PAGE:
underwater breathing, leg muscles that can support 20,000 tons of body weight,
and a “uranium sack” and “nuclear reaction sack” that produce
radioactive fire-breath and energize the body.

Gamera. The illustration also shows a series of sack-like organs for storing lava, oil, coal
and uranium (like Godzilla), as well as balloon-like organs in the legs
that can blast air through the bottoms of the feet.

This anatomical diagram of Anguirus shows eyes that can detect infrared light, a pair
of sub-brains that control the forelegs and rear legs, highly developed
rear leg muscles, and a heavily spiked rear carapace.

Recently Manga master Shigeru Mizuki has published a guide entitled Yokai Daizukai to the drawing of the yokai demons of traditional Japanese folklore, in which he, similarly to Western artist’s anatomies, has also put on display the anatomical diagrams of eighty-five demons, in this way grounding the special features attributed to them. The Pink Tentacle has published an English description of ten of them.

The Makura-gaeshi (“pillow-mover”) is a soul-stealing prankster known for moving pillows
around while people sleep. The creature is invisible to adults and can only be seen by
children. Anatomical features include an organ for storing souls stolen from
children, another for converting the souls to energy and supplying it to
the rest of the body, and a pouch containing magical sand that puts
people to sleep when it gets in the eyes. In addition, the monster
has two brains, one for devising pranks, and one for creating
rainbow-colored light that it emits through its eyes.

The Bisha-ga-tsuku is a soul-stealing creature encountered on dark snowy nights in northern
Japan. The monster – which maintains a body temperature of -150 degrees Celsius – is
constantly hidden behind a fog of condensation, but its presence can be detected
by the characteristic wet, slushy sound (“bisha-bisha”) it makes. Anatomical
features include feelers that inhale human souls and cold air, a sac for
storing the sounds of beating human hearts, and a brain that emits a
fear-inducing aura. The Bisha-ga-tsuku reproduces by combining
the stolen human souls with the cold air it inhales.

The Kuro-kamikiri (“black hair cutter”) is a large, black-haired creature that sneaks up on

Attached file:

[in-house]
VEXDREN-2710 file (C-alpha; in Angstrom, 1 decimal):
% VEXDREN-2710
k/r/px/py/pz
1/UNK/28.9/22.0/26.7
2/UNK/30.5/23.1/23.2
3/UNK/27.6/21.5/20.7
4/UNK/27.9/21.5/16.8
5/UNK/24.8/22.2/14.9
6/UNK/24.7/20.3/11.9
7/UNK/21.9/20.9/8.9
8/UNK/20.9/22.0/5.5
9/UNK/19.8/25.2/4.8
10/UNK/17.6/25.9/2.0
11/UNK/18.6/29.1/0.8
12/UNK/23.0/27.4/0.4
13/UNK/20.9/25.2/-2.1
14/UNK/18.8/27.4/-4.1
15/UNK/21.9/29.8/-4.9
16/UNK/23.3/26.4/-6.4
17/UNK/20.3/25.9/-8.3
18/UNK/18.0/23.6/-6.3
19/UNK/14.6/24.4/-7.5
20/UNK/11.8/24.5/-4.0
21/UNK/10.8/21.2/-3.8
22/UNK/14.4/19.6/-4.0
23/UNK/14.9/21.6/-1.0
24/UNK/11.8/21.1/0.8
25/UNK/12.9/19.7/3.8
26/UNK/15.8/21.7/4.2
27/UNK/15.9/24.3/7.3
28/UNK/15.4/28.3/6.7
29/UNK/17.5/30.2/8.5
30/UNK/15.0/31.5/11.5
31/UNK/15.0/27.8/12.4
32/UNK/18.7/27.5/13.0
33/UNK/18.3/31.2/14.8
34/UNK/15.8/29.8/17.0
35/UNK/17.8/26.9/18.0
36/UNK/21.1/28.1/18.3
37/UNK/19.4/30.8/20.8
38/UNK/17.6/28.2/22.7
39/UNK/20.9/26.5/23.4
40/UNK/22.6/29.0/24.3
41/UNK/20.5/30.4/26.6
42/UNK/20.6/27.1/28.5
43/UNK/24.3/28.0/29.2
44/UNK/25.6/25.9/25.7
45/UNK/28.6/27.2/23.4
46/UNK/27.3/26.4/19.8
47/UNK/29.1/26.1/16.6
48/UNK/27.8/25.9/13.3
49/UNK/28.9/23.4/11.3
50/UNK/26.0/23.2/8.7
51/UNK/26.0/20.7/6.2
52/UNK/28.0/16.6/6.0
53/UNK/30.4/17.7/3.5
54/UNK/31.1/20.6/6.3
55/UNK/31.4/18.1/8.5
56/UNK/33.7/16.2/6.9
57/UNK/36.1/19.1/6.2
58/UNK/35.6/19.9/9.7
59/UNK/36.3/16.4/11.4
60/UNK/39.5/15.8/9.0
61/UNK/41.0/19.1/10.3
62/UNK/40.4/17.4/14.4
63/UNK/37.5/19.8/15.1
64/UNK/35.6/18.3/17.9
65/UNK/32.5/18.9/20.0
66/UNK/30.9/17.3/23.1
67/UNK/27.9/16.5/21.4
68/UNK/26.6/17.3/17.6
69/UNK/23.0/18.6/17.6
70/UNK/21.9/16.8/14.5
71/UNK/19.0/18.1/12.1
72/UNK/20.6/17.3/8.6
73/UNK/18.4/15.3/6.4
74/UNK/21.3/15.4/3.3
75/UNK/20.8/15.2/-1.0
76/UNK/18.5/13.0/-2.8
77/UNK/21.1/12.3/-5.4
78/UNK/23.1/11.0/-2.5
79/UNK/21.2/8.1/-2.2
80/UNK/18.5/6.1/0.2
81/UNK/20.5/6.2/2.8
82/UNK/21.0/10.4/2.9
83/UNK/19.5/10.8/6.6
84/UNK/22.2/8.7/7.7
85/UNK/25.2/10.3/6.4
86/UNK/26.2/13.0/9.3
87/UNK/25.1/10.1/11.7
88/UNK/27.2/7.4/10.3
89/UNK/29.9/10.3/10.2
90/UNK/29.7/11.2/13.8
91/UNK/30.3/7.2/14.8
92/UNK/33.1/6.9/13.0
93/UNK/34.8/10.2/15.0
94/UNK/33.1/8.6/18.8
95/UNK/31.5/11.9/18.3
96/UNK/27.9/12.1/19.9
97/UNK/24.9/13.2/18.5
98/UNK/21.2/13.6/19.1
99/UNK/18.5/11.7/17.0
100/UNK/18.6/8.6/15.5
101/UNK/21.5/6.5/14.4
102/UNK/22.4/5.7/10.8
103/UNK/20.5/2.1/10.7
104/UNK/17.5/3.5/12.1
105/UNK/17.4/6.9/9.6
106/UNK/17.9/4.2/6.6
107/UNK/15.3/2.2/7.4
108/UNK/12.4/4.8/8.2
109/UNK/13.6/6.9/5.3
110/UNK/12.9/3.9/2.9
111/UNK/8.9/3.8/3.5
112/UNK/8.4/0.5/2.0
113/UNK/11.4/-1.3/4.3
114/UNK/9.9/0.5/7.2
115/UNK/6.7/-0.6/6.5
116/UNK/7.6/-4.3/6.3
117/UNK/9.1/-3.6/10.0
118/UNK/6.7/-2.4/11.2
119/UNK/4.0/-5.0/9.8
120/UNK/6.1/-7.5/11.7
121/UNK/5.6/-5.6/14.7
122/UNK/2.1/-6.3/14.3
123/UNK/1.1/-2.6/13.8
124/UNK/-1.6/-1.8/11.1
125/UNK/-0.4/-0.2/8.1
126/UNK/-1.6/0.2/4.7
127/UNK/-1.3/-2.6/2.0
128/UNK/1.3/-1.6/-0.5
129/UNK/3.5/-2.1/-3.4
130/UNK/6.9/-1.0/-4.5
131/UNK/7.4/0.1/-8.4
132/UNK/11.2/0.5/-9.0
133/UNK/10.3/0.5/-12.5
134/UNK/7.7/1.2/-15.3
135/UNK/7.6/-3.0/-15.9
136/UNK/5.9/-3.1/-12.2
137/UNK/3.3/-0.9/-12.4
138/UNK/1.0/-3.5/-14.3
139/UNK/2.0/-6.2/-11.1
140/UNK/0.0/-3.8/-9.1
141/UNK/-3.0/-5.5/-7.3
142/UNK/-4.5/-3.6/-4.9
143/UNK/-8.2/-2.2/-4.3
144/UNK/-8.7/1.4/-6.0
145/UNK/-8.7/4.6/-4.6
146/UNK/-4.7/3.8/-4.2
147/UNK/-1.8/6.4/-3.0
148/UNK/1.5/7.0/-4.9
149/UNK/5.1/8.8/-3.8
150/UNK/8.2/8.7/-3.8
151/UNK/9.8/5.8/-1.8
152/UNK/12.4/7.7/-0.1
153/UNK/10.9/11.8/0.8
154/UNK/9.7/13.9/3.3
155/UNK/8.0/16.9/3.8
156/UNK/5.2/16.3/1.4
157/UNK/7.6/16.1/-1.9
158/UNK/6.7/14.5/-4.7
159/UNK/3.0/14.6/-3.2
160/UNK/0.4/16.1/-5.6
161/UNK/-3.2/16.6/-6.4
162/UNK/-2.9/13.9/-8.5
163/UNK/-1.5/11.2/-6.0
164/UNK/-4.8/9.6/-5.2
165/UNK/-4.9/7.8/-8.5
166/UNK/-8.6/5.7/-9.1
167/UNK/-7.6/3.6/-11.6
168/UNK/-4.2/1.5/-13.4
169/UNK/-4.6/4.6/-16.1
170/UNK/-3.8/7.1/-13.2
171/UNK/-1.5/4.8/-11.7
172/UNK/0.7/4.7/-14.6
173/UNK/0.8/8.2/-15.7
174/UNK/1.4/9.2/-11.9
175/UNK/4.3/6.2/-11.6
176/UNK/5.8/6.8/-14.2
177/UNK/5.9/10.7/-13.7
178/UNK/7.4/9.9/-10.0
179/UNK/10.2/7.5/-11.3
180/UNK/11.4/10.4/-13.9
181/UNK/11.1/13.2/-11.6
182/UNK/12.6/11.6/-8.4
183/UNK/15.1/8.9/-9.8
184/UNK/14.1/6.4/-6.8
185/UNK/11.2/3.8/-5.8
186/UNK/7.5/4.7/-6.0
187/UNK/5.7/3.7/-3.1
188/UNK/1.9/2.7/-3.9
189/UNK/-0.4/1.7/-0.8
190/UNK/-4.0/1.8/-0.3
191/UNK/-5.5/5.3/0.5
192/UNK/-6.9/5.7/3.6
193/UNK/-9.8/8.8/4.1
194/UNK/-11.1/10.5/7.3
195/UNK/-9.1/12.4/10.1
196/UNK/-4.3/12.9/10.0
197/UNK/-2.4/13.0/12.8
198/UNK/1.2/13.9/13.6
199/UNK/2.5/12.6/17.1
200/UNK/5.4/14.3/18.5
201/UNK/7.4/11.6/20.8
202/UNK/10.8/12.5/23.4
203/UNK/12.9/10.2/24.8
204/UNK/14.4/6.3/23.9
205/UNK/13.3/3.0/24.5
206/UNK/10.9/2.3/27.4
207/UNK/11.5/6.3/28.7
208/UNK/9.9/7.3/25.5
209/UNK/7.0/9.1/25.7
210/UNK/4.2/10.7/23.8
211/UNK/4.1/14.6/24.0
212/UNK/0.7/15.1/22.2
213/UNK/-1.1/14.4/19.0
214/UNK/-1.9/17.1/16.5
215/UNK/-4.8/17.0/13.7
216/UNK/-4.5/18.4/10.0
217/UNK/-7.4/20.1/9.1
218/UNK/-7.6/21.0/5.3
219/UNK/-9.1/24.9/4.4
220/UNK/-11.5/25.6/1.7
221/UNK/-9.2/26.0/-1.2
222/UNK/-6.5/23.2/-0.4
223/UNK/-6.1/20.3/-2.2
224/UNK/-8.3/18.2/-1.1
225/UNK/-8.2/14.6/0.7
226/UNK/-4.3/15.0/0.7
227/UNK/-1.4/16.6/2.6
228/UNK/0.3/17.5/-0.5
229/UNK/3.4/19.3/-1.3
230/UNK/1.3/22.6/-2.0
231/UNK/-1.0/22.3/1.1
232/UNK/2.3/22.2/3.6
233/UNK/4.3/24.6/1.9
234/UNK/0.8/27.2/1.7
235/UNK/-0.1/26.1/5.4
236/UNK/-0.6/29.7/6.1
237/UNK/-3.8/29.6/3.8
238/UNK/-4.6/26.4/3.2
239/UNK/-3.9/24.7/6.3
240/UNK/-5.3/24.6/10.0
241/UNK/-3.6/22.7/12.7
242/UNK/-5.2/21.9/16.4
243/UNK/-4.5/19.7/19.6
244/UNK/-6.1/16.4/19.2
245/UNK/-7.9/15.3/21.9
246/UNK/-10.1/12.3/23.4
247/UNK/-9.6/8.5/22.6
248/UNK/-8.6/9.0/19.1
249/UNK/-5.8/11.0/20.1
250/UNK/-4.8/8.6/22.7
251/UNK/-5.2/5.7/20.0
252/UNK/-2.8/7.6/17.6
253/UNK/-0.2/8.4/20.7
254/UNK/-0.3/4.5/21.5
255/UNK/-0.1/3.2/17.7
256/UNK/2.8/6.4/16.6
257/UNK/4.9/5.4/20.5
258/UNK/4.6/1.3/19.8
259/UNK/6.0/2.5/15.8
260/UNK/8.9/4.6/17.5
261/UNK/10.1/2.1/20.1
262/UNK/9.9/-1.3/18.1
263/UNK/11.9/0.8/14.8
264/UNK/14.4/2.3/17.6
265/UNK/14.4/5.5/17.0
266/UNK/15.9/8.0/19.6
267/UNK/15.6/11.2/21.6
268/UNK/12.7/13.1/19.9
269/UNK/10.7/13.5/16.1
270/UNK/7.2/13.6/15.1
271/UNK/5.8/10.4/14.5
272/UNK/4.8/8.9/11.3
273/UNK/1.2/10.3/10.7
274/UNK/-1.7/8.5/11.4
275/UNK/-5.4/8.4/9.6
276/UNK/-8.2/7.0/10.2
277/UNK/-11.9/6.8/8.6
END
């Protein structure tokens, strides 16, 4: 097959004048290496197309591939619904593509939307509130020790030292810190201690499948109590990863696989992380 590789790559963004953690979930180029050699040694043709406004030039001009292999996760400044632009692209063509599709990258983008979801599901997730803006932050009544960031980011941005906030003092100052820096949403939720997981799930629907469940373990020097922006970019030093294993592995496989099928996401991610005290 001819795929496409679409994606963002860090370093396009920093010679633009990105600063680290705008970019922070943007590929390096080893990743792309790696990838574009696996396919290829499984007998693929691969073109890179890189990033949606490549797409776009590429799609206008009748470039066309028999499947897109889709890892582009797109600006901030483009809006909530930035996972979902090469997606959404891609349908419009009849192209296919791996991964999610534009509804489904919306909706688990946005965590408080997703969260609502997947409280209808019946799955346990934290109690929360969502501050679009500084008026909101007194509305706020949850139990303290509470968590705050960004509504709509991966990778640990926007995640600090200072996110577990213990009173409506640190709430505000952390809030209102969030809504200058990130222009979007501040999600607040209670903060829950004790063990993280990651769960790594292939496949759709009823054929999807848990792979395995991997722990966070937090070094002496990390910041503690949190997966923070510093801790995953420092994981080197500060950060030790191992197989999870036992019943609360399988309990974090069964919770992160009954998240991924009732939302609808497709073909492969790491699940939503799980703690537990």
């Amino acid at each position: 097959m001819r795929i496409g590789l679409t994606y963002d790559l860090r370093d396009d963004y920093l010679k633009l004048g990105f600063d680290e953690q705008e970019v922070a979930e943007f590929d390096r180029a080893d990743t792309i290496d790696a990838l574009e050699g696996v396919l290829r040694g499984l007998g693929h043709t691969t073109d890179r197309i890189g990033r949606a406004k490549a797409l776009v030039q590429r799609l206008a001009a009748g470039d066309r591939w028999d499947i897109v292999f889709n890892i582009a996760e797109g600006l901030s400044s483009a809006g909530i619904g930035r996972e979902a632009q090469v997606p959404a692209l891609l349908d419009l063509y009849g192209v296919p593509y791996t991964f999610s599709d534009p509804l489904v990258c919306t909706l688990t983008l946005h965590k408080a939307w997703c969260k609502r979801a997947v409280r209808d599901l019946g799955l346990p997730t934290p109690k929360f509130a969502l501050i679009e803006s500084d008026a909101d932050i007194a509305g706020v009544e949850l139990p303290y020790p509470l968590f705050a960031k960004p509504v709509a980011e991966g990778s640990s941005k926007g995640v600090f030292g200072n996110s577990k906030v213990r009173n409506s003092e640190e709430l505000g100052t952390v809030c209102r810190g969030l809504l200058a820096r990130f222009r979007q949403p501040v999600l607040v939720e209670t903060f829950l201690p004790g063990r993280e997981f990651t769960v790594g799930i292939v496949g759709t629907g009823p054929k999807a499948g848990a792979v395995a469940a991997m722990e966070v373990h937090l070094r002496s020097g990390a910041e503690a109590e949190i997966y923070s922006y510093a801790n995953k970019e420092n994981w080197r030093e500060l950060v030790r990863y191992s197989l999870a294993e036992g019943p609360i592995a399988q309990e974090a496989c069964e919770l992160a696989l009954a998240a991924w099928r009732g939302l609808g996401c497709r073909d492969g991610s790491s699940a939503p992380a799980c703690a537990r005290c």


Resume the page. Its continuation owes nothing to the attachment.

women in the street at night and surreptitiously cuts off their hair. Anatomical features
include a brain wired for stealth and trickery, razor-sharp claws, a long, coiling
tongue covered in tiny hair-grabbing spines, and a sac for storing sleeping
powder used to knock out victims. The digestive system includes an
organ that produces a hair-dissolving fluid, as well as an organ
with finger-like projections that thump the sides of
the intestines to aid digestion.

The Mannen-dake (“10,000-year bamboo”) is a bamboo-like monster that feeds on the souls of
lost travelers camping in the woods. Anatomical features include a series of tubes that
produce air that causes travelers to lose their way, syringe-like fingers the monster
inserts into victims to suck out their souls, and a sac that holds the stolen souls.

The Kijimunaa is a playful forest sprite inhabiting the tops of Okinawan banyan trees. 
Anatomical features include eye sockets equipped with ball bearings that enable
the eyeballs to spin freely, strong teeth for devouring crabs and ripping out
the eyeballs of fish (a favorite snack), a coat of fur made from tree
fibers, and a nervous system adapted for carrying out pranks.
The Kijimunaa’s brain contains vivid memories of
being captured by an octopus – the only
thing it fears and hates.

The Fukuro-sage – a type of tanuki (racoon dog) found in Nagano prefecture and Shikoku –
has the ability to shapeshift into a sake bottle, which is typically seen rolling down